World Vision International, a California-based organization that helps children in Haiti, told The Associated Press that the violence caused it to misplace at least 11 of its 320 employees and was taking undisclosed safety measures for other employees.

Water Mission, a nonprofit in South Carolina, said it was considering relocating to other areas in Haiti and said kidnappings and widespread violence forced them to change staff plans to keep people safe.

“These issues sometimes slow down our ongoing project work for safe water,” said the organization. “However, we continue our work despite any temporary interruptions that may occur.”

The trouble comes at a time when the need for help grows. A 7.2 magnitude earthquake in mid-August destroyed tens of thousands of homes and killed more than 2,200 people. The country is also grappling with the recent arrival of more than 12,000 deported Haitians, most of them from the United States

In addition, according to UNICEF, more than 20,000 people fled their homes this year due to gang violence, with many living in emergency shelters in extremely unsanitary conditions and the pandemic. The UN agency estimates that it will need $ 97 million over the next year to help one million people in Haiti.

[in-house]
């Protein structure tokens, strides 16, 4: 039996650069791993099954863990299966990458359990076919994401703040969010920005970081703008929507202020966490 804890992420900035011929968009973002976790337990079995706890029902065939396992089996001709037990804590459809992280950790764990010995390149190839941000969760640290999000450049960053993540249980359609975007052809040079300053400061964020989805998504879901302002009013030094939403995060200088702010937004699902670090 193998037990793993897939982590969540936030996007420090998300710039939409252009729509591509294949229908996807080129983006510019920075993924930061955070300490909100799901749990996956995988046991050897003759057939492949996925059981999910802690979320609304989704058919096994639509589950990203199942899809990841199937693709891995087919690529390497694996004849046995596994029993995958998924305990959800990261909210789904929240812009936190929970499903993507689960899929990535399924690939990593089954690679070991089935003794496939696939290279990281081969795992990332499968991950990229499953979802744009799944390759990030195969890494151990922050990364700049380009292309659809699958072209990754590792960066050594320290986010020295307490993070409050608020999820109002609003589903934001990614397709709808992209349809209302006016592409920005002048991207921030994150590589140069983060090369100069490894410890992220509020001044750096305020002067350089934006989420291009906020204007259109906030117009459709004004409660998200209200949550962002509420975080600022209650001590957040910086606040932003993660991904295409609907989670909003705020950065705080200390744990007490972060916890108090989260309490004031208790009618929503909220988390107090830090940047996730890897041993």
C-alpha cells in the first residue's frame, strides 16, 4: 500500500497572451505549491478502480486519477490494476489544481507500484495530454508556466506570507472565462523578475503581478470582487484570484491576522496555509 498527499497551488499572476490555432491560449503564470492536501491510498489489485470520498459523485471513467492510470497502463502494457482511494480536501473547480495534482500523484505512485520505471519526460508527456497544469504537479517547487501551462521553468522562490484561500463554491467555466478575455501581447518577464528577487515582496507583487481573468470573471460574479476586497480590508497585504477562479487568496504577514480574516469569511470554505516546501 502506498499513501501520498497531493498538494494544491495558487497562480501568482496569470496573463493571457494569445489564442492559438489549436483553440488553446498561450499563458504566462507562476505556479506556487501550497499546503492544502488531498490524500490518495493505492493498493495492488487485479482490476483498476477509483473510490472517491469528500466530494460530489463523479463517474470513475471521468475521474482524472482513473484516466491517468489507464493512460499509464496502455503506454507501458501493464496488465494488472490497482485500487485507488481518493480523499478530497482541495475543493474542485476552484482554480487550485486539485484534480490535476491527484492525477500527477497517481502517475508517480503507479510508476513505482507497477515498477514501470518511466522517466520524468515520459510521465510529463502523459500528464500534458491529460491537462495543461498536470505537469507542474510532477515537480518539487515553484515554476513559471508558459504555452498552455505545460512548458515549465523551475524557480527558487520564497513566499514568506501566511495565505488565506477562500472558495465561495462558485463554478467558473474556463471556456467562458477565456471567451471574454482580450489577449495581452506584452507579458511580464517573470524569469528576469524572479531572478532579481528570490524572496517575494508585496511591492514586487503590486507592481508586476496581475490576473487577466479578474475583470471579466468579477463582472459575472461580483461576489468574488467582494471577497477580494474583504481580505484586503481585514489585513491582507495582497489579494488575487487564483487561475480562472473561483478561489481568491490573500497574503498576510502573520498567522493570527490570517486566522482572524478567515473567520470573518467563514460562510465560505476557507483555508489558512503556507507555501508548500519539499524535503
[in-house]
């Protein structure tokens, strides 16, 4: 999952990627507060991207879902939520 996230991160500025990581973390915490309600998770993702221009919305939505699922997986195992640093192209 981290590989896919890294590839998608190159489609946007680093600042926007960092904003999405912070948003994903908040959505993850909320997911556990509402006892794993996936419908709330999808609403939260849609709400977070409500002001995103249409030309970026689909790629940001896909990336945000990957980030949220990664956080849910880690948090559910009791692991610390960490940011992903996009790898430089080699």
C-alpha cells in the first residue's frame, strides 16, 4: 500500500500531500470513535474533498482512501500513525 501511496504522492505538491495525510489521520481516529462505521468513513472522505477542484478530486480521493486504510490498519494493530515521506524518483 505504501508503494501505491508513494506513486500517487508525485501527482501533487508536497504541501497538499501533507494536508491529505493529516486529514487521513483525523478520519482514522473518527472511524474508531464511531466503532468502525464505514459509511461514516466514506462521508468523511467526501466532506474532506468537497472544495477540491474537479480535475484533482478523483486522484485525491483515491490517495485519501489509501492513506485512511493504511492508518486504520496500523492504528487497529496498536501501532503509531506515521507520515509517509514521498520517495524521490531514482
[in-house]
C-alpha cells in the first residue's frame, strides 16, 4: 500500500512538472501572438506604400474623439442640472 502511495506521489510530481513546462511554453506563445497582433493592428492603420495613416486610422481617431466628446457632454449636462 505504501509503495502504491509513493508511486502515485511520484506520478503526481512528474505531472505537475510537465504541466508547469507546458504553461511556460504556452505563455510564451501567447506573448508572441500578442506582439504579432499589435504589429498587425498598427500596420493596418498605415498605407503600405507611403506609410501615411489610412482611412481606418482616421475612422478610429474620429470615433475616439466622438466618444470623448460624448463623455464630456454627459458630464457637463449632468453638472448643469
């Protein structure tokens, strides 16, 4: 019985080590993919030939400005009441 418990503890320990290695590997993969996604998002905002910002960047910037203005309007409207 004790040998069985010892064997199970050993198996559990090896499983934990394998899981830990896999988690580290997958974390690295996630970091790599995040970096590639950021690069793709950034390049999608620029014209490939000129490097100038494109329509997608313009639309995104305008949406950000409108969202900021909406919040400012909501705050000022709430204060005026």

Among them is Martin Jean Junior, a 50-year-old who used to resell scrap. He said his home was set on fire in mid-June during police-gang fighting.

“I’ve been on the street since then,” he said, lying on a blue sheet that he had spread on the hard floor of a school in Port-au-Prince that was temporarily converted into accommodation.

Things could get worse soon: A prominent gang leader warned Haitians this week to avoid the embattled Martissant community as rival gangs will fight each other in the days ahead.

“Not even the dogs and rats will be saved. Everything that moves, trucks, motorcycles, people, is seen as an ally of Ti-Bois, “said the gang leader known as” Izo “in a video, referring to a rival gang. “Martissant will be declared a combat zone and those who ignore this warning will pay with their lives.”

Most already avoid the area for fear of being kidnapped, shot or cargo looted. That has largely cut off the country’s southern peninsula because the main road runs through the neighborhood.

People recently killed by crossfire in Martissant include a nurse, a 7-year-old girl, and at least five passengers aboard a public bus. The violence in August forced Doctors Without Borders to shut down an emergency clinic that had served the community for 15 years.

Liman Pierre, a 40-year-old mechanic, said he recently had to cross Martissant to go to work and saw four dead, including two elderly neighbors and the motorcyclist who was transporting them.

“The criminals kill with impunity and leave the dead to the dogs,” he said. “Anyone who is not eaten by dogs is simply set on fire. That can not be.”

Pierre is sleeping on the streets of Port-au-Prince for the time being, fearing that he will have to cross the Martissant to get home: “You don’t even have the opportunity to visit parents and friends who are in trouble.”

“The state does not exist,” said Pierre. “Criminals have been in power for over six months. It’s December and we don’t see the light at the end of the tunnel. “

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Coto reported from San Juan, Puerto Rico.